Background: Plain language search tools for MEDLINE/PubMed are few. We wanted to develop a search tool that would allow anyone using a free-text, natural language query and without knowing specialized vocabularies that an expert searcher might use, to find relevant citations in MEDLINE/PubMed. This tool would translate a question into an efficient search.
Results: The accuracy and relevance of retrieved citations were compared to references cited in BMJ POEMs and CATs (critically appraised topics) questions from the University of Michigan Department of Pediatrics. askMEDLINE correctly matched the cited references 75.8% in POEMs and 89.2 % in CATs questions on first pass. When articles that were deemed to be relevant to the clinical questions were included, the overall efficiency in retrieving journal articles was 96.8% (POEMs) and 96.3% (CATs.)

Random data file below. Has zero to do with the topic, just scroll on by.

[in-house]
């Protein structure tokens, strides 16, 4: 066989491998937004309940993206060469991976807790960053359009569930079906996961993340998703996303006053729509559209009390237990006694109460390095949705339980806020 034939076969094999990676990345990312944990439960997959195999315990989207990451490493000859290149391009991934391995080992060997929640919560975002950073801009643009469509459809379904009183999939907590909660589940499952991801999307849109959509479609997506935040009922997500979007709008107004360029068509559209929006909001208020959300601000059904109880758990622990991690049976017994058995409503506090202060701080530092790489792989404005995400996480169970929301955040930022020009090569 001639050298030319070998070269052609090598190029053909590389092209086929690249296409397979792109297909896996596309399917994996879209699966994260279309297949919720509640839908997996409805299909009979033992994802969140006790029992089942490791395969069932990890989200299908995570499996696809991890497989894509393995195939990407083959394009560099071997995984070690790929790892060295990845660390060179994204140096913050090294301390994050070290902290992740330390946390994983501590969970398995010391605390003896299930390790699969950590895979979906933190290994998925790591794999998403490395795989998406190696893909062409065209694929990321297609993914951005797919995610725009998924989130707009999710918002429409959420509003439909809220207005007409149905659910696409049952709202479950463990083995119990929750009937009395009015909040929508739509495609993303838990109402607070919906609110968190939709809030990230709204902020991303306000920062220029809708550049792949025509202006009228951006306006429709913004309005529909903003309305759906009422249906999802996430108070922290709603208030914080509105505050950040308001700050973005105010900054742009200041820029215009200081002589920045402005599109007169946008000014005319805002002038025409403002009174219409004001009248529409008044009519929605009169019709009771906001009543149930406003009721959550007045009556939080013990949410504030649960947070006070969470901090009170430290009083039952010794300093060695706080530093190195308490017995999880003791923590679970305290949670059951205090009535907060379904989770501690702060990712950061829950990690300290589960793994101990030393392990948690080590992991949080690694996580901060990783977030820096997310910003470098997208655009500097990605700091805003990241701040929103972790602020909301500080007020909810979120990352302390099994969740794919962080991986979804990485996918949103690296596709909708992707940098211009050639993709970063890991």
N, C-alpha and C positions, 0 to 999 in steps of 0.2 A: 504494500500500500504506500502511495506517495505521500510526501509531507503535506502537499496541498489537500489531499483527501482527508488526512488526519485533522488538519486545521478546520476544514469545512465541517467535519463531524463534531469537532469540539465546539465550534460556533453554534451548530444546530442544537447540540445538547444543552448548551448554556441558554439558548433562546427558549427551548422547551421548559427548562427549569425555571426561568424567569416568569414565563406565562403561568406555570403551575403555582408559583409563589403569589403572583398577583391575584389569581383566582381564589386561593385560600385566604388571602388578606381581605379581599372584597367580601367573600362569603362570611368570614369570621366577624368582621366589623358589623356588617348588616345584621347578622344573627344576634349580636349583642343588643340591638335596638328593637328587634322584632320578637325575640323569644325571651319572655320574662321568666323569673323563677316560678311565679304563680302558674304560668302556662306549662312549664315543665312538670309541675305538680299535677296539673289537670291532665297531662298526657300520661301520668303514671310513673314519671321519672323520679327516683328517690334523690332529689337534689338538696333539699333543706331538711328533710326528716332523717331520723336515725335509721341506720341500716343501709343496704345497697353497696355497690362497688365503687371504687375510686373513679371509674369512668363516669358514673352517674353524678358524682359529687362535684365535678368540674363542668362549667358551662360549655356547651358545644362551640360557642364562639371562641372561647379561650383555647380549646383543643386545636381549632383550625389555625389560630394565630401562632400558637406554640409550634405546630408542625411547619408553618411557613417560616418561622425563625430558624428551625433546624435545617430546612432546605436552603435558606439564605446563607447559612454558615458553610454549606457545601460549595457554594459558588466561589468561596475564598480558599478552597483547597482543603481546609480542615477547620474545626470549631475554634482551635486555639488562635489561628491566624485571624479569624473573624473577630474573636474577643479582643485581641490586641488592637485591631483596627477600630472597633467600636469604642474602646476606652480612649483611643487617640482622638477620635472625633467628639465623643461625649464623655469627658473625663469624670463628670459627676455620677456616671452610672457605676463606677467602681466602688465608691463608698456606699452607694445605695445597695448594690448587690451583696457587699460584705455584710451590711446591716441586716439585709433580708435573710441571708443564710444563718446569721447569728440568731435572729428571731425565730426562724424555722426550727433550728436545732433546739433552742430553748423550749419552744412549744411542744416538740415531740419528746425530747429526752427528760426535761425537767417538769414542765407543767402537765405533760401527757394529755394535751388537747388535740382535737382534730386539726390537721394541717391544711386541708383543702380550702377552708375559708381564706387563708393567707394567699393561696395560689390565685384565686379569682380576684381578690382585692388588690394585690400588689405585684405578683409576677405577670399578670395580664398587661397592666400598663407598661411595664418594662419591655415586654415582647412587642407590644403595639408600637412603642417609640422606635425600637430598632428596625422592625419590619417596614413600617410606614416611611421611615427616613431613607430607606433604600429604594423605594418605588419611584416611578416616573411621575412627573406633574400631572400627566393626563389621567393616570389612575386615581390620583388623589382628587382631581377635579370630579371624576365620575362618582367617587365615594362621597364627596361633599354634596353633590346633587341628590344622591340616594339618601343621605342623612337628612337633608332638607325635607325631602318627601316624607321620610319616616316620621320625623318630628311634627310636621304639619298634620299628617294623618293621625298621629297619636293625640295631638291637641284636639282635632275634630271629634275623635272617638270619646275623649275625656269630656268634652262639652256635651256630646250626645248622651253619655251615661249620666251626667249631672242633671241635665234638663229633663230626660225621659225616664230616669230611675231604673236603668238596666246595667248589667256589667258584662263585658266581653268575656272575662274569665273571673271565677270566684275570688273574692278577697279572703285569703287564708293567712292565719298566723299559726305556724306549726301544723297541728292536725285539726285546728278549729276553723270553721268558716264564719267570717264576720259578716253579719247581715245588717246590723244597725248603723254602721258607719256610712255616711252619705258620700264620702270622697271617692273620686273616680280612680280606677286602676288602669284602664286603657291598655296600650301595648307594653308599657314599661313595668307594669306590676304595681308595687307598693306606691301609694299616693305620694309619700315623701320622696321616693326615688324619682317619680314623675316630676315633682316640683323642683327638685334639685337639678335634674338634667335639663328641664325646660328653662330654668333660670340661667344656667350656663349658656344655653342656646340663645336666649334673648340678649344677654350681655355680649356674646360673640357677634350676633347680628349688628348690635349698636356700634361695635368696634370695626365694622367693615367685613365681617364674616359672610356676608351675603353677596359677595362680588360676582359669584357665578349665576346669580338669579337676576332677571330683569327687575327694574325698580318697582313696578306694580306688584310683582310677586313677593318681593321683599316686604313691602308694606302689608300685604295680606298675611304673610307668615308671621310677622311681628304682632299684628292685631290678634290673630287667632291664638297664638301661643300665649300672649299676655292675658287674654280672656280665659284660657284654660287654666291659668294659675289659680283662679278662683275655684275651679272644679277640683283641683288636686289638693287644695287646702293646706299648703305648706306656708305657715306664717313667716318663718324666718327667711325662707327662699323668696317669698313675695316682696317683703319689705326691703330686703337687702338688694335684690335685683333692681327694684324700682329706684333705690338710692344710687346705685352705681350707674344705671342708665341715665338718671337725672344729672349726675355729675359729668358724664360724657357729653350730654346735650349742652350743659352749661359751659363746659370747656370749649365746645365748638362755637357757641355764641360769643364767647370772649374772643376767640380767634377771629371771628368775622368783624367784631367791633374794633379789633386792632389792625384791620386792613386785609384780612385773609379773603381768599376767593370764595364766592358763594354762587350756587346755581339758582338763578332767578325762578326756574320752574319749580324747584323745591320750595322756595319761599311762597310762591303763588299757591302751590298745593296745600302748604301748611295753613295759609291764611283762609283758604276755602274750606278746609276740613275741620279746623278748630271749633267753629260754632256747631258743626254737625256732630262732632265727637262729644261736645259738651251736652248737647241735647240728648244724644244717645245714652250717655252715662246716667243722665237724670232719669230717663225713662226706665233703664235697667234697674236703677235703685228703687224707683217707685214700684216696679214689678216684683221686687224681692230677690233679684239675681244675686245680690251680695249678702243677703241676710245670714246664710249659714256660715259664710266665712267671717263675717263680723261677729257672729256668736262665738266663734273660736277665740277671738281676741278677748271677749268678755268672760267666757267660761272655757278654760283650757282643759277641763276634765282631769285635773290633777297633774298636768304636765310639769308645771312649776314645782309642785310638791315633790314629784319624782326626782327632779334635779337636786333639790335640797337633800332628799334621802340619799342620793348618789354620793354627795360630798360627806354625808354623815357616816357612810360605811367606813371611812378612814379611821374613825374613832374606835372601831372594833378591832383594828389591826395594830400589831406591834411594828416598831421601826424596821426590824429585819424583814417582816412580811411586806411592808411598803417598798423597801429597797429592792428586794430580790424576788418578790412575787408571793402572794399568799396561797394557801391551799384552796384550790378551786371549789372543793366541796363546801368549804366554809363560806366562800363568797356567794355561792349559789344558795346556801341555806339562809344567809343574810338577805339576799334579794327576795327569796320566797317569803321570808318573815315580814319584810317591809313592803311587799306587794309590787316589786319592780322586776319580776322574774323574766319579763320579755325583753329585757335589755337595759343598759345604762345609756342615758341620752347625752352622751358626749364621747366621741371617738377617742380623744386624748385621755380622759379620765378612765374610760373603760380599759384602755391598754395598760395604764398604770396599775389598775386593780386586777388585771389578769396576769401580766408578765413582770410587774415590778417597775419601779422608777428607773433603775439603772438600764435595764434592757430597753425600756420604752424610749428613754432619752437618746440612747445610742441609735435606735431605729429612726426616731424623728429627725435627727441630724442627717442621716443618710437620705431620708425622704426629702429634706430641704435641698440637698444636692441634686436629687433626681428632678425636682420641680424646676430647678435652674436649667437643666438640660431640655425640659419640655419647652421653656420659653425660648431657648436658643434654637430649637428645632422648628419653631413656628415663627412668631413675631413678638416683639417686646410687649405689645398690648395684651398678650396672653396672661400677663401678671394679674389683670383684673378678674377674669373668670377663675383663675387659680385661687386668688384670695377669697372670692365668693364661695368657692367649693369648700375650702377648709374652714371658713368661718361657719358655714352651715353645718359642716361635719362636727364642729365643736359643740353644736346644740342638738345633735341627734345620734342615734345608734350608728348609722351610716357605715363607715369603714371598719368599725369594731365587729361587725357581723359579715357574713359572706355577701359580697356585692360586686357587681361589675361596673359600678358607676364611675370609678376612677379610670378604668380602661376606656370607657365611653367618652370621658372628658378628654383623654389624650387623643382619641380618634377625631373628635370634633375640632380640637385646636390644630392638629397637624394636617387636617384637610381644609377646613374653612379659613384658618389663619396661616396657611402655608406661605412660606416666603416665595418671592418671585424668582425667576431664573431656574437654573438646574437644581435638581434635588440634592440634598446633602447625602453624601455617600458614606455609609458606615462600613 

Conclusion: askMEDLINE might be a useful search tool for clinicians, researchers, and other information seekers interested in finding current evidence in MEDLINE/PubMed. The text-only format could be convenient for users with wireless handheld devices and those with low-bandwidth connections in remote locations.